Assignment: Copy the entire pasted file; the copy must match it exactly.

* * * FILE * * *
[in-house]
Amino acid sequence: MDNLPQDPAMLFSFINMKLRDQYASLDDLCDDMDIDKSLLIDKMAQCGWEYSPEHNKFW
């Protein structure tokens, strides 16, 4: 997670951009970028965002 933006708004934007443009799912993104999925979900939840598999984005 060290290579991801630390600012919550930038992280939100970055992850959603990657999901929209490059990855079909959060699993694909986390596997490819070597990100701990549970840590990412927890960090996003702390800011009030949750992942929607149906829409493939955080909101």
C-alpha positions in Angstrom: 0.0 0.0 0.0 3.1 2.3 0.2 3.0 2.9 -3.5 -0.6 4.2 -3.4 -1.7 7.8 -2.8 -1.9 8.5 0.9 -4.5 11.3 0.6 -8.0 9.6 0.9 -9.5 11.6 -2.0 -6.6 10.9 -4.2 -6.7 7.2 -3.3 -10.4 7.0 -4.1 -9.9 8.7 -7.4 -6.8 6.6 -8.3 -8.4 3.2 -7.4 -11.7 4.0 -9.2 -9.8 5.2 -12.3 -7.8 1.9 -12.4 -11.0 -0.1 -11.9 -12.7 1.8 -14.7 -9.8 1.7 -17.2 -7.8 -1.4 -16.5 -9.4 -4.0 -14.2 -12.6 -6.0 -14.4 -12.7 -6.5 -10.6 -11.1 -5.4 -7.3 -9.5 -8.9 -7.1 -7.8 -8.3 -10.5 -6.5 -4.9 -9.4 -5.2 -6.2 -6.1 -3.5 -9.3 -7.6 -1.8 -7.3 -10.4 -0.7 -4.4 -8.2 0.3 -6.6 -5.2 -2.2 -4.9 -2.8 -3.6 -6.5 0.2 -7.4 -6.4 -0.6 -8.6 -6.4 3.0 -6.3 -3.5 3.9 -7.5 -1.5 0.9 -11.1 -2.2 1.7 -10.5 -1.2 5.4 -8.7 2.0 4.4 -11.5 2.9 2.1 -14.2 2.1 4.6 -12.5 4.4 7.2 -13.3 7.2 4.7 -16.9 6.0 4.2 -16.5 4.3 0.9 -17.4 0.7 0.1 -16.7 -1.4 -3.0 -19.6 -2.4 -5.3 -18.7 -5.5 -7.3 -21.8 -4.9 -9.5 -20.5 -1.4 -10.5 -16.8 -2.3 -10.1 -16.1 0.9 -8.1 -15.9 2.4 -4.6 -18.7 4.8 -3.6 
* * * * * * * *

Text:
[in-house]
Amino acid sequence: MDNLPQDPAMLFSFINMKLRDQYASLDDLCDDMDIDKSLLIDKMAQCGWEYSPEHNKFW
């Protein structure tokens, strides 16, 4: 997670951009970028965002 933006708004934007443009799912993104999925979900939840598999984005 060290290579991801630390600012919550930038992280939100970055992850959603990657999901929209490059990855079909959060699993694909986390596997490819070597990100701990549970840590990412927890960090996003702390800011009030949750992942929607149906829409493939955080909101």
C-alpha positions in Angstrom: 0.0 0.0 0.0 3.1 2.3 0.2 3.0 2.9 -3.5 -0.6 4.2 -3.4 -1.7 7.8 -2.8 -1.9 8.5 0.9 -4.5 11.3 0.6 -8.0 9.6 0.9 -9.5 11.6 -2.0 -6.6 10.9 -4.2 -6.7 7.2 -3.3 -10.4 7.0 -4.1 -9.9 8.7 -7.4 -6.8 6.6 -8.3 -8.4 3.2 -7.4 -11.7 4.0 -9.2 -9.8 5.2 -12.3 -7.8 1.9 -12.4 -11.0 -0.1 -11.9 -12.7 1.8 -14.7 -9.8 1.7 -17.2 -7.8 -1.4 -16.5 -9.4 -4.0 -14.2 -12.6 -6.0 -14.4 -12.7 -6.5 -10.6 -11.1 -5.4 -7.3 -9.5 -8.9 -7.1 -7.8 -8.3 -10.5 -6.5 -4.9 -9.4 -5.2 -6.2 -6.1 -3.5 -9.3 -7.6 -1.8 -7.3 -10.4 -0.7 -4.4 -8.2 0.3 -6.6 -5.2 -2.2 -4.9 -2.8 -3.6 -6.5 0.2 -7.4 -6.4 -0.6 -8.6 -6.4 3.0 -6.3 -3.5 3.9 -7.5 -1.5 0.9 -11.1 -2.2 1.7 -10.5 -1.2 5.4 -8.7 2.0 4.4 -11.5 2.9 2.1 -14.2 2.1 4.6 -12.5 4.4 7.2 -13.3 7.2 4.7 -16.9 6.0 4.2 -16.5 4.3 0.9 -17.4 0.7 0.1 -16.7 -1.4 -3.0 -19.6 -2.4 -5.3 -18.7 -5.5 -7.3 -21.8 -4.9 -9.5 -20.5 -1.4 -10.5 -16.8 -2.3 -10.1 -16.1 0.9 -8.1 -15.9 2.4 -4.6 -18.7 4.8 -3.6 